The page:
The rate of change in the positions of the Minister for Women and Equalities and the Government Equalities Office (GEO) is unsatisfactory and unsustainable. It is a source of disruption and confusion, both within the Civil Service and among stakeholders.
This is from the June 2018 report (pdf) from the Women and Equalities Committee on the role of Minister for Women and Equalities and the place of GEO in government.
The report finds:
- Since 1997, the policy function for women and equalities issues has been located in eight different government departments. In the last two years alone, four different Ministers based in three different departments have held the brief for Women and Equalities
- There is no getting away from the fact that the way the job is allocated makes the role look like an afterthought, and that any postholder with a demanding ‘day job’ will understandably struggle to give it the attention it needs
- This level of movement and fragmentation is unsatisfactory and unsustainable if we want the Government Equalities Office (GEO) to be an effective engine of change towards a more equal society across government.
The Women and Equalities Committee recommends:
- A long-term solution is needed, however. The Government Equalities Office must be allowed to bed down in an arrangement that promotes stability and continuity, but that also gives it a platform to build capacity for exerting influence across Whitehall. A place at the heart of government, in the Cabinet Office, is the natural solution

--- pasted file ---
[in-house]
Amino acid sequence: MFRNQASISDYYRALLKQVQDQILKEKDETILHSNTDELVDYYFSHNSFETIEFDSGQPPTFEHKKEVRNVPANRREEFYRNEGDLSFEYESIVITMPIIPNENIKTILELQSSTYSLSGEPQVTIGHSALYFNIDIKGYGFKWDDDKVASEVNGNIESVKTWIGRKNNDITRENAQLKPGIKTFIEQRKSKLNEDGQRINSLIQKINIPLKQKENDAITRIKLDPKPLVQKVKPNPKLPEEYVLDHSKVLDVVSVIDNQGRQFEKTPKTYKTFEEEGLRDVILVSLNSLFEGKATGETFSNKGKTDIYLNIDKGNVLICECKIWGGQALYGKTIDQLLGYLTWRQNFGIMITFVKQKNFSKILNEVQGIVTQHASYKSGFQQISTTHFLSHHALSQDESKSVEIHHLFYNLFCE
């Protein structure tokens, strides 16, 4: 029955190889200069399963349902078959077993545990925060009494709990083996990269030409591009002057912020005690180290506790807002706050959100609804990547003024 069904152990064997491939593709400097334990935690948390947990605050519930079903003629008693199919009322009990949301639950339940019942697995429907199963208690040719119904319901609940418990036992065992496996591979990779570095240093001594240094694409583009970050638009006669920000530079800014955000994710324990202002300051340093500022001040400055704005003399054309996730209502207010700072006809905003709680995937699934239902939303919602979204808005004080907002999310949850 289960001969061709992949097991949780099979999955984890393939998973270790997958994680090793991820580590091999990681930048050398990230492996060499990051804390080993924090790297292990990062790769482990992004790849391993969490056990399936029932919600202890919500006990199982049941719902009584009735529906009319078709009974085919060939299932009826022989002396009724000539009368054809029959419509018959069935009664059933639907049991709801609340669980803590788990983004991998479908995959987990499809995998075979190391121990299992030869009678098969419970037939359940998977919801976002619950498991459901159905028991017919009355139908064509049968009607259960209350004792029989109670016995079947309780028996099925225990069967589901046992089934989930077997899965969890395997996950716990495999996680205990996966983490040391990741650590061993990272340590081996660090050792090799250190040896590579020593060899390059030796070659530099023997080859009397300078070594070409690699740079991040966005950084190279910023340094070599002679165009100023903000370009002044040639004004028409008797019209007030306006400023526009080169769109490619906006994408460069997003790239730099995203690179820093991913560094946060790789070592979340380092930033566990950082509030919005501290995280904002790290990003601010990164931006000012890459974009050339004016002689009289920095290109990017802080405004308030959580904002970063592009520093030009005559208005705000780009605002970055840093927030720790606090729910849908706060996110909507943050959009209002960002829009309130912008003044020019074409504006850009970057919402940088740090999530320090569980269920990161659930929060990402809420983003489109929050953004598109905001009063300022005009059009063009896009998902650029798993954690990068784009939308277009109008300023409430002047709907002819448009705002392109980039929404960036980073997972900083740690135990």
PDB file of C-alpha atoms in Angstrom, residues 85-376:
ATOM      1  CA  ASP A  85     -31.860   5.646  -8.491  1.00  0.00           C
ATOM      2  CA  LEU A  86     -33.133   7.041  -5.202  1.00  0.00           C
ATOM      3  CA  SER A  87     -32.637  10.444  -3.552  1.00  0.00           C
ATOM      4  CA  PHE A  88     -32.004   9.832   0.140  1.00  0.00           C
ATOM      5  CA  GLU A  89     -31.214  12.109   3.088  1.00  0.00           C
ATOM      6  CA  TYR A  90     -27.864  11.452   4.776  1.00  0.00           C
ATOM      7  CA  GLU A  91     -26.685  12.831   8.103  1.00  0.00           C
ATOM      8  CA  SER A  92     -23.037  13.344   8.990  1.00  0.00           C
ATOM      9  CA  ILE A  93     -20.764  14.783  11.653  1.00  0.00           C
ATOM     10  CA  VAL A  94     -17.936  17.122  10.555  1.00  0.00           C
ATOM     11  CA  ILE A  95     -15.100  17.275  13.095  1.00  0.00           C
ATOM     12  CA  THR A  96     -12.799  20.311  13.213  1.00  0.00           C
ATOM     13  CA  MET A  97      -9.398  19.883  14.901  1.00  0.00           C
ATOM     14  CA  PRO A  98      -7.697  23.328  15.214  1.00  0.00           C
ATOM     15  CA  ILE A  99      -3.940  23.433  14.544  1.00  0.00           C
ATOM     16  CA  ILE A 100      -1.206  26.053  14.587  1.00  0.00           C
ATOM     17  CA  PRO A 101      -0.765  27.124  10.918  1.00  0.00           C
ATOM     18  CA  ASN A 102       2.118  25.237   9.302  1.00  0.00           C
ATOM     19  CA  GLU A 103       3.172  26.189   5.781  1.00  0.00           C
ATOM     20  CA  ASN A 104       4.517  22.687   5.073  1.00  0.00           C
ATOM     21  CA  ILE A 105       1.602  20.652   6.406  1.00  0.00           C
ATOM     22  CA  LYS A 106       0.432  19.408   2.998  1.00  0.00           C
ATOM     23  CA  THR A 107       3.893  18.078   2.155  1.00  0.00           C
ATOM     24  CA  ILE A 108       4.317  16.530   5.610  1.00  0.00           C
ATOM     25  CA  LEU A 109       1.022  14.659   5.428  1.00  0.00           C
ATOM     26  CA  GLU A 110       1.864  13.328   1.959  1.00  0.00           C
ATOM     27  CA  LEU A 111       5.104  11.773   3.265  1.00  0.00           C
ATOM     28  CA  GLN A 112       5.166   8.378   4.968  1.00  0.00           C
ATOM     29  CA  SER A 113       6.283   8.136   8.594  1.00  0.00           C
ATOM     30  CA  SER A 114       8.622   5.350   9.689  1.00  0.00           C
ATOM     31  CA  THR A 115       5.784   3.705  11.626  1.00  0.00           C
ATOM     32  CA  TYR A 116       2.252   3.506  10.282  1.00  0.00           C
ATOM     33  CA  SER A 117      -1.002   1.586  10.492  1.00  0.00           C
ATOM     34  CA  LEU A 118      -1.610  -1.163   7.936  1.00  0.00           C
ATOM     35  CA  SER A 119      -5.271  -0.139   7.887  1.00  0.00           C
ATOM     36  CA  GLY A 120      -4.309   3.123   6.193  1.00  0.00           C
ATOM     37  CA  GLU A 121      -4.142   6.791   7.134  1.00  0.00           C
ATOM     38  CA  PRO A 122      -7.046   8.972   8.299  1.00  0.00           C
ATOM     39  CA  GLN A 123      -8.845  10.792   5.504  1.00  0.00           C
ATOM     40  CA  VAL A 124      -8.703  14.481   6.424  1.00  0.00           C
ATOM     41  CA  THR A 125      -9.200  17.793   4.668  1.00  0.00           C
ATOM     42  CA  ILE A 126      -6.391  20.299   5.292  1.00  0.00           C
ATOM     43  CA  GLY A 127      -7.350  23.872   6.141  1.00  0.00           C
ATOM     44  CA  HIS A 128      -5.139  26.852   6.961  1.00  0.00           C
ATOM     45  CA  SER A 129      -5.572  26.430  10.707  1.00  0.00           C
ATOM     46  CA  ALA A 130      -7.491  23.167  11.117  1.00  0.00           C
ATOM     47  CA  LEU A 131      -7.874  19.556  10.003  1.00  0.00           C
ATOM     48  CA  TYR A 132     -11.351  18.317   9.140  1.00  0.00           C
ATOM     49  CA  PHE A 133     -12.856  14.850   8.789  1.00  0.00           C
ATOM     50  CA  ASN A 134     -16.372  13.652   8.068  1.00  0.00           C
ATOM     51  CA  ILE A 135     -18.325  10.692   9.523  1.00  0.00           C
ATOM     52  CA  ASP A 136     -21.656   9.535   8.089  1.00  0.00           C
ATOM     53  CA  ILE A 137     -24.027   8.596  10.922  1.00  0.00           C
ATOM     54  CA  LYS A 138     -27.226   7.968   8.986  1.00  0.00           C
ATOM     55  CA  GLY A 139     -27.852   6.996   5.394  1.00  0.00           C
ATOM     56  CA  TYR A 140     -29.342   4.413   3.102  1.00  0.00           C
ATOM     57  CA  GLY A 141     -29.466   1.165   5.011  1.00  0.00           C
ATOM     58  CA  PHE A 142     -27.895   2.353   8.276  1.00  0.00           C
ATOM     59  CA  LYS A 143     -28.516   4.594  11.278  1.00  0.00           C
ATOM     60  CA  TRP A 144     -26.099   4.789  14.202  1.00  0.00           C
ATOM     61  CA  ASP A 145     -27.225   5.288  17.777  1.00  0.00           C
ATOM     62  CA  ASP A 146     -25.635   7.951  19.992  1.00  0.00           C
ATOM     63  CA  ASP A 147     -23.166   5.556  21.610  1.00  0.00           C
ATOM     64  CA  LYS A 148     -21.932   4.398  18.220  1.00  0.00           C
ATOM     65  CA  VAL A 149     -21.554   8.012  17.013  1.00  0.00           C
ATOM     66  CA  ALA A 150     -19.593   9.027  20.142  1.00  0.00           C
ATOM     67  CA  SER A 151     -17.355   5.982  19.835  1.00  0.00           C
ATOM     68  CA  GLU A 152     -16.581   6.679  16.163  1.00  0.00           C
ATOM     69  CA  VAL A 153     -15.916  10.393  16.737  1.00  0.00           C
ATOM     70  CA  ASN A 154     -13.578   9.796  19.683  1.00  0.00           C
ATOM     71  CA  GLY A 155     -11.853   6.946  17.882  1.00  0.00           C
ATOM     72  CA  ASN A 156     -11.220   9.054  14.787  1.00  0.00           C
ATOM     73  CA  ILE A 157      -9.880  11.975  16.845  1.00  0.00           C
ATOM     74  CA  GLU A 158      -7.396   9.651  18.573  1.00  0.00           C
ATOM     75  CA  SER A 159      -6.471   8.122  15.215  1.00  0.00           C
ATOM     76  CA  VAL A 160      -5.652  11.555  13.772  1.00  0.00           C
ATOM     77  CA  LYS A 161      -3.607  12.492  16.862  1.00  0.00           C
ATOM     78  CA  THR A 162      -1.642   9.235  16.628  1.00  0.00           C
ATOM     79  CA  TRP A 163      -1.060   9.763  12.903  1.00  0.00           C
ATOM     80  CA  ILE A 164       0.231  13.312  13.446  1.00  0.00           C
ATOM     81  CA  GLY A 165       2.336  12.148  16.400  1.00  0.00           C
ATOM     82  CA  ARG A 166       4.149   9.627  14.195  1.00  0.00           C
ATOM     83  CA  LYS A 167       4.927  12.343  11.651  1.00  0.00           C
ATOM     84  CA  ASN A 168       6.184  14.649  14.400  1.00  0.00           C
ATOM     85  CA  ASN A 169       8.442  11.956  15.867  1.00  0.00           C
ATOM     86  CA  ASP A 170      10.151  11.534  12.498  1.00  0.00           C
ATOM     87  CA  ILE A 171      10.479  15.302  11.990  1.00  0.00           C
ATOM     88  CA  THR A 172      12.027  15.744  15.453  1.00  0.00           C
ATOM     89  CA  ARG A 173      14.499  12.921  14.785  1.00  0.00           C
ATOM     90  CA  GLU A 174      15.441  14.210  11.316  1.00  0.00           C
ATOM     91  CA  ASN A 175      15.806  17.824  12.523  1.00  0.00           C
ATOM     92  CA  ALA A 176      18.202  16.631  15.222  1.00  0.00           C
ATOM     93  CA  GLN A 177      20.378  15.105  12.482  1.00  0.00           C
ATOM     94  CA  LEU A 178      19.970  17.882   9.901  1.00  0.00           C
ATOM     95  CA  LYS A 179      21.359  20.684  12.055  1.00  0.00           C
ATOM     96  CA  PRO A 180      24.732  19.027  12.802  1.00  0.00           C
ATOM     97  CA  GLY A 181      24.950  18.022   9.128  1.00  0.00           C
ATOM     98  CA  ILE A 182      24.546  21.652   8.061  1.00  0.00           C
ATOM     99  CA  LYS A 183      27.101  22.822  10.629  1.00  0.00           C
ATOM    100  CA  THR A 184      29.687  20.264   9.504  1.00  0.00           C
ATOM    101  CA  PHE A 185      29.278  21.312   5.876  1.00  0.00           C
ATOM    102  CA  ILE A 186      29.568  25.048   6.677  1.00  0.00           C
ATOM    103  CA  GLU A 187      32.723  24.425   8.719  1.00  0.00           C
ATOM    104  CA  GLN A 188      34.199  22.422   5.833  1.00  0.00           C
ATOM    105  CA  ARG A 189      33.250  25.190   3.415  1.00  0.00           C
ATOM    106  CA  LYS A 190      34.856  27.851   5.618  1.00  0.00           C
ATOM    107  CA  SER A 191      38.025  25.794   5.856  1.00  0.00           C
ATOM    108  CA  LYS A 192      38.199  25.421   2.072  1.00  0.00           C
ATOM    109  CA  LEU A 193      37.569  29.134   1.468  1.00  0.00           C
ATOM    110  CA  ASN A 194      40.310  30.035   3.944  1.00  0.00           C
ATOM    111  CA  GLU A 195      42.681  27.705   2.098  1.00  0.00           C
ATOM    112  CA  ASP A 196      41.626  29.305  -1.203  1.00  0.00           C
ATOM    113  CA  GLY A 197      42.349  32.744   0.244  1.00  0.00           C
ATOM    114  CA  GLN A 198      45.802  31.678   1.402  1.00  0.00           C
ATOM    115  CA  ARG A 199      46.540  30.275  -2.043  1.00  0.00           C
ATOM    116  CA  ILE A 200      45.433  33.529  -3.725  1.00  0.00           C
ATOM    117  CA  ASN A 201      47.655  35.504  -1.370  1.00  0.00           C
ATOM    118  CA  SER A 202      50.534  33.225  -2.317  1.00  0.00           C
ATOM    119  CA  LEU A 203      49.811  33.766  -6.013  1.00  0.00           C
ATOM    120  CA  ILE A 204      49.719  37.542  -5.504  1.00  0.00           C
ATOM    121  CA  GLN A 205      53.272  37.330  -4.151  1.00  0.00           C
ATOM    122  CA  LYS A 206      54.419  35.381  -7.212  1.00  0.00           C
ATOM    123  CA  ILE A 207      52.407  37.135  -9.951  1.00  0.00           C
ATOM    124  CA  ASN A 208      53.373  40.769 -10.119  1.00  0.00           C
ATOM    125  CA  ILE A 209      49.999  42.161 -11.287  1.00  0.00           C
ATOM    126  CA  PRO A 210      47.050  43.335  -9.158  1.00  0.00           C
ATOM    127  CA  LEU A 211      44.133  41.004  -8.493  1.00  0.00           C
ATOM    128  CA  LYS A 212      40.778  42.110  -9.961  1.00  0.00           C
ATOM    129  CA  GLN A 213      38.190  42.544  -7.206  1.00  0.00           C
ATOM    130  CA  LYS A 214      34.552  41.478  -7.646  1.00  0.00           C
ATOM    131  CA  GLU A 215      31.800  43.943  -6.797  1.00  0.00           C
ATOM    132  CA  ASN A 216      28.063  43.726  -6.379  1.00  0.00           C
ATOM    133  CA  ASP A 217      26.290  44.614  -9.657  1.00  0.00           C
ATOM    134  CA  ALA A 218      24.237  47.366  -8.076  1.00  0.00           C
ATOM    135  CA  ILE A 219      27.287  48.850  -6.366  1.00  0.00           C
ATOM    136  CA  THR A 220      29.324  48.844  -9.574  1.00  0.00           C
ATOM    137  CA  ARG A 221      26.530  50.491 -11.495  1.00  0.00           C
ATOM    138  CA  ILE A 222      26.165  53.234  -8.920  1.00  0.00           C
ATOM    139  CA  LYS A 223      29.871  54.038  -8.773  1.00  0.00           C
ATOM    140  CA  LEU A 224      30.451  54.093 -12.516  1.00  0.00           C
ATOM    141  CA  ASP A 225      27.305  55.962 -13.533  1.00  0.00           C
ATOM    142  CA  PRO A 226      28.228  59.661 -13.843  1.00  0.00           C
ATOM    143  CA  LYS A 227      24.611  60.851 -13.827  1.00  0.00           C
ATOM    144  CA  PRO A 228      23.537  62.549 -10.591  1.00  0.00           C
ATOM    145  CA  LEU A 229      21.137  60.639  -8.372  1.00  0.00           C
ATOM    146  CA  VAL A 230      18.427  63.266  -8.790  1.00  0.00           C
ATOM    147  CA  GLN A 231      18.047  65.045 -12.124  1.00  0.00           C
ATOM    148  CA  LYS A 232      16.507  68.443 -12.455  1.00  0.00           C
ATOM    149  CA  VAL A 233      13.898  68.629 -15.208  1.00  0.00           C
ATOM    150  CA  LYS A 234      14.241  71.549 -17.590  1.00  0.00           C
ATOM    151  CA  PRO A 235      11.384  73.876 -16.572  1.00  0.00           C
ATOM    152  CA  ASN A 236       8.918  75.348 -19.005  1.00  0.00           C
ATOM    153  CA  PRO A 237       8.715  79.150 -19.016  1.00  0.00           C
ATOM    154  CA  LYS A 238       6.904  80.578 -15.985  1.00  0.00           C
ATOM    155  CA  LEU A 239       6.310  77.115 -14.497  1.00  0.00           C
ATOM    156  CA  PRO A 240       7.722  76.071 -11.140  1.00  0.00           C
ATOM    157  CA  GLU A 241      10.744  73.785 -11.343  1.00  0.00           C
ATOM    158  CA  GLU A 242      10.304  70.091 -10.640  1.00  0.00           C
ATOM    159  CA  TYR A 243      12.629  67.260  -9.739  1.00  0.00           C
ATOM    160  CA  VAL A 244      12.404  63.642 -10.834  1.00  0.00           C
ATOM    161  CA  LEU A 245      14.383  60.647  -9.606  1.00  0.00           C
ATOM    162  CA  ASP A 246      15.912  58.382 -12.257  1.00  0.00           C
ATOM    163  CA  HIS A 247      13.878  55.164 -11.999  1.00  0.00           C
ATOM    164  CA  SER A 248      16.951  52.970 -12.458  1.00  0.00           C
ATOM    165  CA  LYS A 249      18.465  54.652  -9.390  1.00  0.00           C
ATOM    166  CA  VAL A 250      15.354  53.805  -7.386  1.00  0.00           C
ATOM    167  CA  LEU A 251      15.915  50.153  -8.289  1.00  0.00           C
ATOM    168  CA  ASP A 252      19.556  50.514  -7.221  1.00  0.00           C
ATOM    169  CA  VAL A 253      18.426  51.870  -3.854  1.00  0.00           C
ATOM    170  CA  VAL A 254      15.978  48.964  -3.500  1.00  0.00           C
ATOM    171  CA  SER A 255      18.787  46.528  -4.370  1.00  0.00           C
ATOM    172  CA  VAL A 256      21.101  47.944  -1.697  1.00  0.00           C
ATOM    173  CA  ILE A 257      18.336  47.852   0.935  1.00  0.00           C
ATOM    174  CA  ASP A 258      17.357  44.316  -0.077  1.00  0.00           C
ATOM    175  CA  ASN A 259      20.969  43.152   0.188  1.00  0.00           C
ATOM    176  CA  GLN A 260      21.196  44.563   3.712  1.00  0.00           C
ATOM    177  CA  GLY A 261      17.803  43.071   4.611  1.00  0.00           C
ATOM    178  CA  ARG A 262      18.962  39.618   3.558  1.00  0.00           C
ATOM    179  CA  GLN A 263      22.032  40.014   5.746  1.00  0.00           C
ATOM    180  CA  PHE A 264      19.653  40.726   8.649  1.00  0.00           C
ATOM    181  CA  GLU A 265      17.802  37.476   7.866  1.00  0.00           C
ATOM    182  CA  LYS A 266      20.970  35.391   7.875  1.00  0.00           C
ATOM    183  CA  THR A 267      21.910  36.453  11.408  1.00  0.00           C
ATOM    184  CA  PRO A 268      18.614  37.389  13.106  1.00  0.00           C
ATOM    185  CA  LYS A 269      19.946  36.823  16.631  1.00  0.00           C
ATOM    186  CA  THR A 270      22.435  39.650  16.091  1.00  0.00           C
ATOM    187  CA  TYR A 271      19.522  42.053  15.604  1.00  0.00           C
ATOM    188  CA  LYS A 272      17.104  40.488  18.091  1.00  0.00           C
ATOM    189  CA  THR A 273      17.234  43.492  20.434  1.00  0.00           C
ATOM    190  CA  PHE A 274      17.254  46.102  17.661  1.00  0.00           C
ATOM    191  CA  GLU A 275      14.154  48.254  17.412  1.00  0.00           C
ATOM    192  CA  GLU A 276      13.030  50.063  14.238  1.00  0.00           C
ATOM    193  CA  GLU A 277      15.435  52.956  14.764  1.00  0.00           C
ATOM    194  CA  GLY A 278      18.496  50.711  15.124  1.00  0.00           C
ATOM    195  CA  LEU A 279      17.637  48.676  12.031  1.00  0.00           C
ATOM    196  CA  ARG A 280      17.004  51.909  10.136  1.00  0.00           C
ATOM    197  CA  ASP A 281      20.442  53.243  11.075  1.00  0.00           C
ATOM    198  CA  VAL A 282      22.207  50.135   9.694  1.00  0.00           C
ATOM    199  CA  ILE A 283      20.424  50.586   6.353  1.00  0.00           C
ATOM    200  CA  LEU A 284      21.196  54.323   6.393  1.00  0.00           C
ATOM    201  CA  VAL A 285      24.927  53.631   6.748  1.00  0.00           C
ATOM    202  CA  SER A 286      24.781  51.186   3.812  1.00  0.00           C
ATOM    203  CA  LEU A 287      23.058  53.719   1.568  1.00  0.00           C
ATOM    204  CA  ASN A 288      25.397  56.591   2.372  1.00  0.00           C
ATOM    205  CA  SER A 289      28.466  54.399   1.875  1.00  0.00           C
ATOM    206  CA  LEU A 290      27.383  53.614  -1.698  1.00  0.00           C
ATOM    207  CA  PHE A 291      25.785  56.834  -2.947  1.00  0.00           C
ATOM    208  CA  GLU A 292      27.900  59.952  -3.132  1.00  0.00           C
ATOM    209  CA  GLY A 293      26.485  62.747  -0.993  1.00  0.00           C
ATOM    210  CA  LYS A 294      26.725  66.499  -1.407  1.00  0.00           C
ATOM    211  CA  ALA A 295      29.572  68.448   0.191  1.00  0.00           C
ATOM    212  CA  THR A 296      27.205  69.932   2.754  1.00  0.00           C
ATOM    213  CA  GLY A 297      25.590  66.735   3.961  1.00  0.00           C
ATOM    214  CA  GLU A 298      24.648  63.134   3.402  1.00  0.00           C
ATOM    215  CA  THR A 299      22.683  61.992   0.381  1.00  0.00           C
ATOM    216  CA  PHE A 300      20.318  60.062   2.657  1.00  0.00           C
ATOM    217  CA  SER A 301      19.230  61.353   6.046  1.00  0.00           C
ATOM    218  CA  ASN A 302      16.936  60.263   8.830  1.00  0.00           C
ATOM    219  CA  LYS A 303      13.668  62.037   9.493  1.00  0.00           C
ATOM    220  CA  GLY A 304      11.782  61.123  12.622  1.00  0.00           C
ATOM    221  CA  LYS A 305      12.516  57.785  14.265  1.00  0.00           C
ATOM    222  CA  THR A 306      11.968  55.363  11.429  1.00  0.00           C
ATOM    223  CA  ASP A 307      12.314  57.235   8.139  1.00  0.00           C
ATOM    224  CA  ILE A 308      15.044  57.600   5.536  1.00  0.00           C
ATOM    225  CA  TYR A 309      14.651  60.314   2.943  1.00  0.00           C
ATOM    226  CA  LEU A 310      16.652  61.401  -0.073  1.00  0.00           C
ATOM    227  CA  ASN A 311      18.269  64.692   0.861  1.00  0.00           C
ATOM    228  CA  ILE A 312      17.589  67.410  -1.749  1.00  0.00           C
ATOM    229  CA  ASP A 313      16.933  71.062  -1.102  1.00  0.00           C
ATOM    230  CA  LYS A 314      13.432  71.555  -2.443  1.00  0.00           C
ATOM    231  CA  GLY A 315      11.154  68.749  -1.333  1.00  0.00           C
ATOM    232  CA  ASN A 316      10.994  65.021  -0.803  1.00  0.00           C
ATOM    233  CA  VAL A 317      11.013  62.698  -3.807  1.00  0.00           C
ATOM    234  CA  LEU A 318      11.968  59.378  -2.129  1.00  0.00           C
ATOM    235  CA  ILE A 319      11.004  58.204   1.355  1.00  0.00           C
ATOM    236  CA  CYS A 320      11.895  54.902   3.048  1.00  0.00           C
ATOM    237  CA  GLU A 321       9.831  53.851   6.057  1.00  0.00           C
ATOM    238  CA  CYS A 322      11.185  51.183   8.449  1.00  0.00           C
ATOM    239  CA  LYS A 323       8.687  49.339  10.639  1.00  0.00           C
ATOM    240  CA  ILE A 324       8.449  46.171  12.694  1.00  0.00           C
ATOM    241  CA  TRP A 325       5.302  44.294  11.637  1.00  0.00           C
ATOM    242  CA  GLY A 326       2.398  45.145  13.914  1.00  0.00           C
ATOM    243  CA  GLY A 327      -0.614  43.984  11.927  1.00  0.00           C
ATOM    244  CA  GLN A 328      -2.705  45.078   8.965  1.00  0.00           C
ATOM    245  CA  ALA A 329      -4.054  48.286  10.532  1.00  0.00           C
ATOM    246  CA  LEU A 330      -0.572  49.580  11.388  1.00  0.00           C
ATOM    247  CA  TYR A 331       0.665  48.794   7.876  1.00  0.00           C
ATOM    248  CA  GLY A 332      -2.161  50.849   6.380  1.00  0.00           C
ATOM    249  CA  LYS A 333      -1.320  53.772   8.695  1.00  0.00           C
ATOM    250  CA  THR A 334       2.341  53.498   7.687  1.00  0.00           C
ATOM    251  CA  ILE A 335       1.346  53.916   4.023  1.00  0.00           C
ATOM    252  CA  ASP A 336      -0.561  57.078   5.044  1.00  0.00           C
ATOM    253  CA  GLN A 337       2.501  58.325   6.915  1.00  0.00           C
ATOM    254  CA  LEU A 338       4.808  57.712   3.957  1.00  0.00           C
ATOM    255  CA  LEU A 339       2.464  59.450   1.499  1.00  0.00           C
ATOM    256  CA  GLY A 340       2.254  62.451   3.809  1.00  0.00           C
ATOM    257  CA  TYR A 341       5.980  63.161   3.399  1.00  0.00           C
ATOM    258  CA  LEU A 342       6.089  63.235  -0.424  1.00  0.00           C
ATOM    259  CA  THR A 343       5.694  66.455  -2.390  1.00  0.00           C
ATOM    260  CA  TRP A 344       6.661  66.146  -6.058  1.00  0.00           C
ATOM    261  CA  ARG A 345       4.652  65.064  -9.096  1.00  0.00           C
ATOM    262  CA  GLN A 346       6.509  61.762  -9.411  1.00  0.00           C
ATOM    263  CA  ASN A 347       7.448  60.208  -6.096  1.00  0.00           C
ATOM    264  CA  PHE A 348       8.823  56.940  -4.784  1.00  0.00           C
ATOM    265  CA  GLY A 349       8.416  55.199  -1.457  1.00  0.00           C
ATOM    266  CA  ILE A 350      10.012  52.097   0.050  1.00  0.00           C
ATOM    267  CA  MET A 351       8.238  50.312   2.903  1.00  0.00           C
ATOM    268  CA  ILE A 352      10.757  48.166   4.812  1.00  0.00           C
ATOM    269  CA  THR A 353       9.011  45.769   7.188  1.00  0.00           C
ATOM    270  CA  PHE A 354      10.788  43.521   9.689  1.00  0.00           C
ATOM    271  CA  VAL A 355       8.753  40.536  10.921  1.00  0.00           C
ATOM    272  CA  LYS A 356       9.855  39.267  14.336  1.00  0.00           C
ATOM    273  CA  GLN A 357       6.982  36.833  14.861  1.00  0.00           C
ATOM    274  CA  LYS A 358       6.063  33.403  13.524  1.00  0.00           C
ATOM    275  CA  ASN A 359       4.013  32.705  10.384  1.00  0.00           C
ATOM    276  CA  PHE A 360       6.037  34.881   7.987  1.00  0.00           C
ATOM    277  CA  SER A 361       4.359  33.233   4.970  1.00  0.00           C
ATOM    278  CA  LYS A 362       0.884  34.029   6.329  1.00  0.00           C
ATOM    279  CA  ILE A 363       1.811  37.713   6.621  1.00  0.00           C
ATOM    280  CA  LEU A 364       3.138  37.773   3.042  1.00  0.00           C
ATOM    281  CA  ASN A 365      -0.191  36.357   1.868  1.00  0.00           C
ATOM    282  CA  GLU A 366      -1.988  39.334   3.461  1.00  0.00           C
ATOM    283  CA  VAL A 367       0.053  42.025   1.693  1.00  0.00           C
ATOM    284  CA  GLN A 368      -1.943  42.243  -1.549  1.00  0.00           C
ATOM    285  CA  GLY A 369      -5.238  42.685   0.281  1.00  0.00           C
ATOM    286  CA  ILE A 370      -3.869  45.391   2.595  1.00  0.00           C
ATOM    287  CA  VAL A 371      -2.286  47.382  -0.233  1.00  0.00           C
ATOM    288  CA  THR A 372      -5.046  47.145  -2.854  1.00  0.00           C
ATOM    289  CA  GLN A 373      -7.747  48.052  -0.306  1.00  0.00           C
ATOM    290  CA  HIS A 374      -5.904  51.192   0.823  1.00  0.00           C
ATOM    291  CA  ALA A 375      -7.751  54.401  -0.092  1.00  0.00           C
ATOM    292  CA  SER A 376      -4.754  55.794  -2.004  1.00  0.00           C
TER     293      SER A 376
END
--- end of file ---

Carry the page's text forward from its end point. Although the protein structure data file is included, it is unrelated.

- The next Minister for Women and Equalities should have the job on a full-time basis and be part of the Cabinet Office team, with the right to attend Cabinet. Junior ministerial roles should also be based in the Cabinet Office, but could be jointly held with departments whose remits reflect the Government’s top equalities priorities at the time, such as the Home Office, Department for Work and Pensions or the Ministry of Housing, Communities and Local Government
- The GEO needs resources, ministerial time and authority for a truly cross governmental role that should encompass all equalities issues including race, age and disability.
In response to the report, Ali Harris, our Chief Executive states:
‘EDF warmly welcomes this report and its sensible recommendations. Tackling the inequality and injustices experienced by millions of people is fundamental to building a country that works for everyone. Having a full time minister for Women and Equalities, and basing them and the Government Equalities Office in Cabinet Office, would give the clarity and clout we need to drive progress across government’.